So I am about to start beginners lessons in contemporary dance next week - I am very excited and will try and blog about the experience as often as I can. To start with, I thought I'd take a look at the different techniques used in contemporary dance: after all, I only picked my class because a friend said 'You should do release!' - whatever that meant...
So not all contemporary dance is exactly the same. Dancers train in different techniques, which influence how they move and the choreography they create. There are four main techniques: Cunnigham, Graham, Limon and Release - what is what?
The original! Martha Graham broke the mould of classical ballet with this new technique she developed in the 1920s-30s. The foundation of the technique is called 'contraction' and is based on the principles of tensions, relaxation and breathing, with a focus on the abs and pelvis and the use of the back.
There is a very good description of contraction, release and spiral (a fundamental Graham movement) here and video of a class here, with some really useful explanation (in Spanish though!). The Graham style is very grounded and involves lots of floorwork in class.
Created by American choreographer Merce Cunningham (who used to dance with Martha Graham, see above), this technique is quite balletic, very upright and linear, with the core of stability being the pelvis (rather than the whole spine), which frees the spine and torso and allows a broader range of movement.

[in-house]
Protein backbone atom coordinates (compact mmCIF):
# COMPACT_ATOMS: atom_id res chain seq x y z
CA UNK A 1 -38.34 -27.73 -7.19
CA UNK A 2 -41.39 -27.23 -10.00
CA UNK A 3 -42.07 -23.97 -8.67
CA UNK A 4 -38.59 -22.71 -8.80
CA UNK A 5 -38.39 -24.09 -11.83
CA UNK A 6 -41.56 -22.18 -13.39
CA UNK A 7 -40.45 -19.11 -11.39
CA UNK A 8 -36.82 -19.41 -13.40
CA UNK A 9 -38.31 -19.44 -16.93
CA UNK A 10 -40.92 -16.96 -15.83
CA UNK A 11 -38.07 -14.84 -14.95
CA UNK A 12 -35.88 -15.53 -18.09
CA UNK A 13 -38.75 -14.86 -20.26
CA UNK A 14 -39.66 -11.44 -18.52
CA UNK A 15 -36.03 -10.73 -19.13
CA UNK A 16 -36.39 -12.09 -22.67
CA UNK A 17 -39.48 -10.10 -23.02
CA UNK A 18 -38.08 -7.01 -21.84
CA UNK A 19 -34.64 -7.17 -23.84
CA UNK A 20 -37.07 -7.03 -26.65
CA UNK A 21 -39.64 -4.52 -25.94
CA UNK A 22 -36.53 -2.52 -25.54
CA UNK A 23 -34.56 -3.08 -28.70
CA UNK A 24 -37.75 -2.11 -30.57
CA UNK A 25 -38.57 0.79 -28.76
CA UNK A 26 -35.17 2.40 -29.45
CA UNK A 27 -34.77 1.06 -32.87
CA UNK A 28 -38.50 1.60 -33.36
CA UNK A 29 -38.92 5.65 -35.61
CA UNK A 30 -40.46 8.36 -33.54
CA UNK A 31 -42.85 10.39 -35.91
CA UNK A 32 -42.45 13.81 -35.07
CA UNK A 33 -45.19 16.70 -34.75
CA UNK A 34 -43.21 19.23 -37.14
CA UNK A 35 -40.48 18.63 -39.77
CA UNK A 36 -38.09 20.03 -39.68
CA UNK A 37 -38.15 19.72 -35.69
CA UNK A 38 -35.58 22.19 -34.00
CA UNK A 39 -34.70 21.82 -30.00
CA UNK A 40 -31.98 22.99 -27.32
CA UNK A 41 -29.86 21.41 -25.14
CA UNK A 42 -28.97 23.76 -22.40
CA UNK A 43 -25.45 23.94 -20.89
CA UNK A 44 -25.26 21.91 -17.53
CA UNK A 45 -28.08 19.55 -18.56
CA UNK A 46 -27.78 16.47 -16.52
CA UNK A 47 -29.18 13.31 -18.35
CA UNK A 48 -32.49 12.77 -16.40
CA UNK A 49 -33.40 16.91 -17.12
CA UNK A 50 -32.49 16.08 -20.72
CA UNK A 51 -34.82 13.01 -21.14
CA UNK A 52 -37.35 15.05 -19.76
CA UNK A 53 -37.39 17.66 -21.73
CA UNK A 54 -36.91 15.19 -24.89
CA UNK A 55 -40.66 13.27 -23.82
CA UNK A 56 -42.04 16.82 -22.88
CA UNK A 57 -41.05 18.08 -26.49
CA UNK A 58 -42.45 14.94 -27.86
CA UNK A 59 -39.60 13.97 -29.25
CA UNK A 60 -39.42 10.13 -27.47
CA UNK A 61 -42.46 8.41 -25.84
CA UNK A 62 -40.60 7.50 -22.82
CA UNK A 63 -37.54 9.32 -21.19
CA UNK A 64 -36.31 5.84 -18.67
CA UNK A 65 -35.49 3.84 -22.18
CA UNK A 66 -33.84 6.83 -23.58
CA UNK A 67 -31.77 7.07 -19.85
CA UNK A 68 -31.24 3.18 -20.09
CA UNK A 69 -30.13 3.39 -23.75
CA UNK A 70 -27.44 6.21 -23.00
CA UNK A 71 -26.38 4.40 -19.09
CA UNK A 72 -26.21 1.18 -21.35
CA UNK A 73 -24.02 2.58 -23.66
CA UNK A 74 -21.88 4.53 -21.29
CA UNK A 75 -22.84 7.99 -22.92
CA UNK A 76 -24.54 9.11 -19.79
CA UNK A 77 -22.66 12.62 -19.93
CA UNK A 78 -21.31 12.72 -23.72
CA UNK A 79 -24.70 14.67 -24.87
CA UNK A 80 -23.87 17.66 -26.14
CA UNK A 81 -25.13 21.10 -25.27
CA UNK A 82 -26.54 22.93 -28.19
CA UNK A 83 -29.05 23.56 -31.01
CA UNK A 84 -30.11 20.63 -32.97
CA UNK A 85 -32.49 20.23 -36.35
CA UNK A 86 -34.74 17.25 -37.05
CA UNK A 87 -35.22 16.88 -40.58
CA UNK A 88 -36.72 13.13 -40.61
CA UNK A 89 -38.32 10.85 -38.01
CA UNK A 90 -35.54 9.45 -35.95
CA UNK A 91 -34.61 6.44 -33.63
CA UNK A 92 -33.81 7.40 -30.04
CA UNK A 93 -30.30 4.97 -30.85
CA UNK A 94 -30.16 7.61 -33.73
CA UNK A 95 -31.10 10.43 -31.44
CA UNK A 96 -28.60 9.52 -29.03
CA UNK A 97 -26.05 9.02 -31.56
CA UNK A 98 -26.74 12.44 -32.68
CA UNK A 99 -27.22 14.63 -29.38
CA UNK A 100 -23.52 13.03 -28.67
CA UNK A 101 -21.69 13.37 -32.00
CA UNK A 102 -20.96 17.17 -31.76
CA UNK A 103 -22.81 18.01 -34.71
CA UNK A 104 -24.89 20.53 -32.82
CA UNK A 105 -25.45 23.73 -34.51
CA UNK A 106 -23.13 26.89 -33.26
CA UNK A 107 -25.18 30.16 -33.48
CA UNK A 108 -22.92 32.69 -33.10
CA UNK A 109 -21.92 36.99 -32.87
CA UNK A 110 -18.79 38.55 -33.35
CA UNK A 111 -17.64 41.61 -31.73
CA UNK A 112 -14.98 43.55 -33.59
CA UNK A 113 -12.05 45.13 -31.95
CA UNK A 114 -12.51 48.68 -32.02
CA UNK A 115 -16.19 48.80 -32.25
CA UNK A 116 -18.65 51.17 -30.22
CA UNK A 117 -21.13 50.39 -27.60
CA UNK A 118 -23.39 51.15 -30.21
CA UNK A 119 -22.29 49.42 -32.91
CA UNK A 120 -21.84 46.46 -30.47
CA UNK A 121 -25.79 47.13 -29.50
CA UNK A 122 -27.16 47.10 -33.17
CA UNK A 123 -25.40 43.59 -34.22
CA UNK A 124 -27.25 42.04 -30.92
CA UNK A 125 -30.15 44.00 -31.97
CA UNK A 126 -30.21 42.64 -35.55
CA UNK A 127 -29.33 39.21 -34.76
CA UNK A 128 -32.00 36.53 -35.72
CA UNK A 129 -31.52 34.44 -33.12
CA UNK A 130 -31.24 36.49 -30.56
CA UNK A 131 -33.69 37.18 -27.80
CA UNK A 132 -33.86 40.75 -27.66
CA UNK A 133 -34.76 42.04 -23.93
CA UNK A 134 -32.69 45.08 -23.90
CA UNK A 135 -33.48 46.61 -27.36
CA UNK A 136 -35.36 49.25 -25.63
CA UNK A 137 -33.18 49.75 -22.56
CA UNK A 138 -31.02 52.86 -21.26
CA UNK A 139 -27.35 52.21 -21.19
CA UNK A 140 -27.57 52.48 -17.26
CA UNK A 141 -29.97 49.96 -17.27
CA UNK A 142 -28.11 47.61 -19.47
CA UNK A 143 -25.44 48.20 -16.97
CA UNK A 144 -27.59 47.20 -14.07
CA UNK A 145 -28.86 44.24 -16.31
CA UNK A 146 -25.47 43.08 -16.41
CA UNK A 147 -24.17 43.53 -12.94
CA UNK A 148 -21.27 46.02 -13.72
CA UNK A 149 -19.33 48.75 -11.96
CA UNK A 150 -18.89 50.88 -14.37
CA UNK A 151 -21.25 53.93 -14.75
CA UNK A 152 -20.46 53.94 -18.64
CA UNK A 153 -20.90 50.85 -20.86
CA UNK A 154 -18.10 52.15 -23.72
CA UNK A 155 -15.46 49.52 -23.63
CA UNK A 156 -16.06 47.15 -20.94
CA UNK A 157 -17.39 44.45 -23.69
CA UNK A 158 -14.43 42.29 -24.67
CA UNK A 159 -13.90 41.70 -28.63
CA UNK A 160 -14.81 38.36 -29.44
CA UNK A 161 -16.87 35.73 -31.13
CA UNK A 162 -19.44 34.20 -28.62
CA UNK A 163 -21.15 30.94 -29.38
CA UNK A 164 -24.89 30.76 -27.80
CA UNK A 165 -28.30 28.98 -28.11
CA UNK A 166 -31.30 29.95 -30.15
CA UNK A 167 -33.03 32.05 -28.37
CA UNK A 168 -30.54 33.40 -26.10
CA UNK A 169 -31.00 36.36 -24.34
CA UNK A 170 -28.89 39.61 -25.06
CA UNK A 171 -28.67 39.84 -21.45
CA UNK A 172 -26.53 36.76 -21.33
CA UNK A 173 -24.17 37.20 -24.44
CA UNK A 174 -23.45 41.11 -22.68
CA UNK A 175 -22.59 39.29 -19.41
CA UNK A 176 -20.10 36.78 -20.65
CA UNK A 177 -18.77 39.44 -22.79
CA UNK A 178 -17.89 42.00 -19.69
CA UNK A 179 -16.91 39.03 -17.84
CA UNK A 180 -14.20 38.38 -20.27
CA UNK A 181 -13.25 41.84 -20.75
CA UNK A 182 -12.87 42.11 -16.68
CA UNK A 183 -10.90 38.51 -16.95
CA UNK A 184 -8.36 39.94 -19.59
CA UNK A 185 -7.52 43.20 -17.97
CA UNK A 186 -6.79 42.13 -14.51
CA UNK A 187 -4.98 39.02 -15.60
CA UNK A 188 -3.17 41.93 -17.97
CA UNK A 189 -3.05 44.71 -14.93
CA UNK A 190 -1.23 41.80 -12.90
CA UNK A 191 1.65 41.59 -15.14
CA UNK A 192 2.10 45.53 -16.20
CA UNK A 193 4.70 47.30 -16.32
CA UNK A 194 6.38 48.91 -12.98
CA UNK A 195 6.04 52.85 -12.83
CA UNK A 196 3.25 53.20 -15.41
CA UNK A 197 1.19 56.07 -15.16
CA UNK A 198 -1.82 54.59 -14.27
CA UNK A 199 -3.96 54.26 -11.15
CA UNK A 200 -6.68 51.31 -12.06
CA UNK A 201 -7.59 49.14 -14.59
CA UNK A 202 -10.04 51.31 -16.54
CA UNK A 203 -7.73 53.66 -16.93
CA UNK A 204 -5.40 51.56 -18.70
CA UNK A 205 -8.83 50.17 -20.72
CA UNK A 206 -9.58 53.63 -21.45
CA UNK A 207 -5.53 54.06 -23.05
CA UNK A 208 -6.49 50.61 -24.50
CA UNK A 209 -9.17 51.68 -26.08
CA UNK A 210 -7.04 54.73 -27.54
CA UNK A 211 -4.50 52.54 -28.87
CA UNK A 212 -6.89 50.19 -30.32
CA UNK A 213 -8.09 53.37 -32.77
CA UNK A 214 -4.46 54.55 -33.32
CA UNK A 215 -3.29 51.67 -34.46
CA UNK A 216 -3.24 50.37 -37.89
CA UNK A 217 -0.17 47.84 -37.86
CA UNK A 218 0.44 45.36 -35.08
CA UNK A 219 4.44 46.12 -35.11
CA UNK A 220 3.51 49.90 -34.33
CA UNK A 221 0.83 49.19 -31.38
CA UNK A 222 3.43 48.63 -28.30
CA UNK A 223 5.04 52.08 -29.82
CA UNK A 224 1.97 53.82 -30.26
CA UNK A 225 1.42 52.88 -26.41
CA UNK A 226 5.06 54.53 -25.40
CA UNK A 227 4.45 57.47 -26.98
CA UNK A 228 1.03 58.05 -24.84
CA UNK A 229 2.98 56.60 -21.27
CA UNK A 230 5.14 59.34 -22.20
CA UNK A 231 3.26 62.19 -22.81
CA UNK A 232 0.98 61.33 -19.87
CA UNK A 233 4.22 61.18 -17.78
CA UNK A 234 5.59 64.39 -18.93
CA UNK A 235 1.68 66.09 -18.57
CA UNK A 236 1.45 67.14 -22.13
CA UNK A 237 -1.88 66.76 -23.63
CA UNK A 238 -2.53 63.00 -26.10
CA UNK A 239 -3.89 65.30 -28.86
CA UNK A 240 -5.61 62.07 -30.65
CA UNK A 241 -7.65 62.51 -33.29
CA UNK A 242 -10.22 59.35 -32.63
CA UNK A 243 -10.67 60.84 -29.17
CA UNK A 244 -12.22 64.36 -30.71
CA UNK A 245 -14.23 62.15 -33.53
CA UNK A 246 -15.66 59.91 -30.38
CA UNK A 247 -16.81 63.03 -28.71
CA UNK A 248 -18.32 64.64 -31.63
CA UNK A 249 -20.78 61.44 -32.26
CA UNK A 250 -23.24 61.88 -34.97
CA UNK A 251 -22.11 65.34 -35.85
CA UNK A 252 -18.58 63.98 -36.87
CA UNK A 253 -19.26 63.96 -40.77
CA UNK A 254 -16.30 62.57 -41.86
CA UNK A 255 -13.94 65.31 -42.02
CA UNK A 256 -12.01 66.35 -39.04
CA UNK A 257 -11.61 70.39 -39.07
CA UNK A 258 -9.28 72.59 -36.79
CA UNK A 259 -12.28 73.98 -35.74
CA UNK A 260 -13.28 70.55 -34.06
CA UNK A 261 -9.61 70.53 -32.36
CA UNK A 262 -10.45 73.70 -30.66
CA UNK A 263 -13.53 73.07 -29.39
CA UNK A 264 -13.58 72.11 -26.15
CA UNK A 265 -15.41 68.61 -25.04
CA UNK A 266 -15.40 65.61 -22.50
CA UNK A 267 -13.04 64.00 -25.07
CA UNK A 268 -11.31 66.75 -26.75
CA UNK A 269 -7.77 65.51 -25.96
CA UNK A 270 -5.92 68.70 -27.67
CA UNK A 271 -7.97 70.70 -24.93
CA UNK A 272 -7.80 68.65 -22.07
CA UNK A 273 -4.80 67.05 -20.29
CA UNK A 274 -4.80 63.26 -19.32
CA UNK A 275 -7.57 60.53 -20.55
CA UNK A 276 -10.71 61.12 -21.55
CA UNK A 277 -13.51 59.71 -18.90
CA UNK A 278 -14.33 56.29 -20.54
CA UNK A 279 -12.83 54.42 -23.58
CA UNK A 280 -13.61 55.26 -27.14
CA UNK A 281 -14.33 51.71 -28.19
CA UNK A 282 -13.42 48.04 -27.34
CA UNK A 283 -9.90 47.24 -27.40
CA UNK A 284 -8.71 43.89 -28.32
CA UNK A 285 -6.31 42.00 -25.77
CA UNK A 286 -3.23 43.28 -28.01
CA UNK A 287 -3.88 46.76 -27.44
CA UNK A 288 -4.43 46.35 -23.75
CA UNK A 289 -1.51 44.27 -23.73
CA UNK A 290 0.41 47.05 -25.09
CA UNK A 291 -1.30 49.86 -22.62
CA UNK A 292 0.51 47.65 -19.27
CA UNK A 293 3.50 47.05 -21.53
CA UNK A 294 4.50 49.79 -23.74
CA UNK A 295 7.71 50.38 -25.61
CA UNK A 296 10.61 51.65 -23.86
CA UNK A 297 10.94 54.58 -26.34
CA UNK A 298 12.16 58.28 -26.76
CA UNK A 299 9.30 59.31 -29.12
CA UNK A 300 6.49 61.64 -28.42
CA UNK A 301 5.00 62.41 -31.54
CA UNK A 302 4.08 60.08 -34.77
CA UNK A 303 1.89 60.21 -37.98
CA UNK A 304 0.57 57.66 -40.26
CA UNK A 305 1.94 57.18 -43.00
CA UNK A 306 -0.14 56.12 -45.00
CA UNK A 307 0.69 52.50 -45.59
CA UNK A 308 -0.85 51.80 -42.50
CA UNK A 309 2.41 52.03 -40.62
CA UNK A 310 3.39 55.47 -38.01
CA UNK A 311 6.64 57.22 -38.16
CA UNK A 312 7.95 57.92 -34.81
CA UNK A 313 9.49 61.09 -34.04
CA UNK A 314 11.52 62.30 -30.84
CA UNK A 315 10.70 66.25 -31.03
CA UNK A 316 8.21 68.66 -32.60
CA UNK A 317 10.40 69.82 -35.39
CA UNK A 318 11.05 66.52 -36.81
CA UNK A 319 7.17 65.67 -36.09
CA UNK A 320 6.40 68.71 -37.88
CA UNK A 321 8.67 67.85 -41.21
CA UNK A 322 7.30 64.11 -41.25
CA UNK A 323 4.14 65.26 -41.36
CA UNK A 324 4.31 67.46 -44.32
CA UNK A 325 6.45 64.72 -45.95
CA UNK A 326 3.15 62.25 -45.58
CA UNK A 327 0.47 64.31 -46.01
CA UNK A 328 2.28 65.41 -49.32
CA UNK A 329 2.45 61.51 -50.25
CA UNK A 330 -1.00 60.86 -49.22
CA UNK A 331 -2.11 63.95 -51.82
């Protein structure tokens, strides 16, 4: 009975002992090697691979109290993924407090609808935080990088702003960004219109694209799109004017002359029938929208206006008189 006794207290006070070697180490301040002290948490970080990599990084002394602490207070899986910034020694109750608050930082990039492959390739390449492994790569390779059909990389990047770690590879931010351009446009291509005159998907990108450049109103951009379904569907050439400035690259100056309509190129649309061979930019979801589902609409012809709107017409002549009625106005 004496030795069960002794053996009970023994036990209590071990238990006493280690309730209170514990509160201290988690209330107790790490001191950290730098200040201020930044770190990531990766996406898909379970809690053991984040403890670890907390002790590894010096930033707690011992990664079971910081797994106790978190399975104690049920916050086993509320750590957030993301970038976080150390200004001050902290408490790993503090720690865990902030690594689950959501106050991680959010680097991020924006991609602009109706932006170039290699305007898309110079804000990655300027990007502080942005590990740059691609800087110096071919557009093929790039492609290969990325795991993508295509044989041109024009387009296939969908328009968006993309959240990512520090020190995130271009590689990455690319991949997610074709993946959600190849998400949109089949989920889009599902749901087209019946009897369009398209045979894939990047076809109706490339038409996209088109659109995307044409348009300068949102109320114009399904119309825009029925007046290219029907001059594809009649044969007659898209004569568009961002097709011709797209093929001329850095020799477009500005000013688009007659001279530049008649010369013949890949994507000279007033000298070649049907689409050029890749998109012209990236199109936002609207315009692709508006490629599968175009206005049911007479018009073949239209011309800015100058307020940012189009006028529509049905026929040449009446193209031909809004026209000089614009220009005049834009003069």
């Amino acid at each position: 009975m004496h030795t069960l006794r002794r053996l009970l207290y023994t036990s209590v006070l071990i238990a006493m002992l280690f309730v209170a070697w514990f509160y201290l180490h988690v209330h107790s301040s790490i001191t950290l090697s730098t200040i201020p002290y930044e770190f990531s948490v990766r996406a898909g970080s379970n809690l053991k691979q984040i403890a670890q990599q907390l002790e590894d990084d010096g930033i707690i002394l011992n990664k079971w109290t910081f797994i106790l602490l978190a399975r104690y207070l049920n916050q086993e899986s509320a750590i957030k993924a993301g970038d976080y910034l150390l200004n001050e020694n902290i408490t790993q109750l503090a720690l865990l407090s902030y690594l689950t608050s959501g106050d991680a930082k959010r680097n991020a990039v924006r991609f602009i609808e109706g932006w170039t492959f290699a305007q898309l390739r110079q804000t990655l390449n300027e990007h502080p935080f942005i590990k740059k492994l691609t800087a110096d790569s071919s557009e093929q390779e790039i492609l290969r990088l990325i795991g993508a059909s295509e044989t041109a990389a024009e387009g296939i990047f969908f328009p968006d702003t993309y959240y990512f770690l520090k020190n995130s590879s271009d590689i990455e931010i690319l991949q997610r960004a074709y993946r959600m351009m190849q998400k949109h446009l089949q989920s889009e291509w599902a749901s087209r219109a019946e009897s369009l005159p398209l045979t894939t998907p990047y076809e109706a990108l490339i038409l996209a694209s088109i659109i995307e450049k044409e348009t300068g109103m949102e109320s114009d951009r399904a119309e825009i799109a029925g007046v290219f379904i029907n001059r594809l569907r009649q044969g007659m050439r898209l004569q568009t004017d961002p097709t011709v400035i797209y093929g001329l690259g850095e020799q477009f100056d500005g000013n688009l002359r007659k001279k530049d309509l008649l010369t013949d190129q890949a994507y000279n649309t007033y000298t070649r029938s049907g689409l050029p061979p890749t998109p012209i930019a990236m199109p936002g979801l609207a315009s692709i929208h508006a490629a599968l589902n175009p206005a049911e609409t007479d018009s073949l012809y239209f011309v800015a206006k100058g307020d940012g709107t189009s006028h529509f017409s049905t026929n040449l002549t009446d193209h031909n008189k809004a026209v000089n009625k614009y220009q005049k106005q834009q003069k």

It 'places emphasis on acquiring strength, clarity and precision' and 'makes demands not only in physical terms, but also in terms of developing mental resilience' says the Merce Cunningham Dance Company website.
I've checked out videos, and saw former Cunningham Company dancer Cedric Andrieux demonstrate a class and examples of choreography (in Jerome Bel's work titled 'Cedric Andrieux'), and boy, it looks hard!
Jose Limon was a Mexican-born choreographer who was based in New York. After starting dancing in his 20s, he developed his own technique of modern dance. That was the 1940s, and the Limon technique still has a big influence on contemporary dance.
It 'emphasizes the natural rhythms of fall and recovery and the interplay between weight and weightlessness' says his website. I am not quite sure what that means: I find the description that the entire body moves 'like a wave of water travelling through the spine' rather more descriptive! It looks to me less upright and restrictive than the Cunningham movement.
This seems to be the most relaxing of the four. While the others force the dancer into certain positions, release focuses on the body's natural alignment and movement. The idea behind it is to release any unnecessary tension in the body, focus on the breath and use momentum to make the movement easier. It is also used as a relaxation technique.
There are more techniques being taught and used, but these four are pretty much the basis for everything else.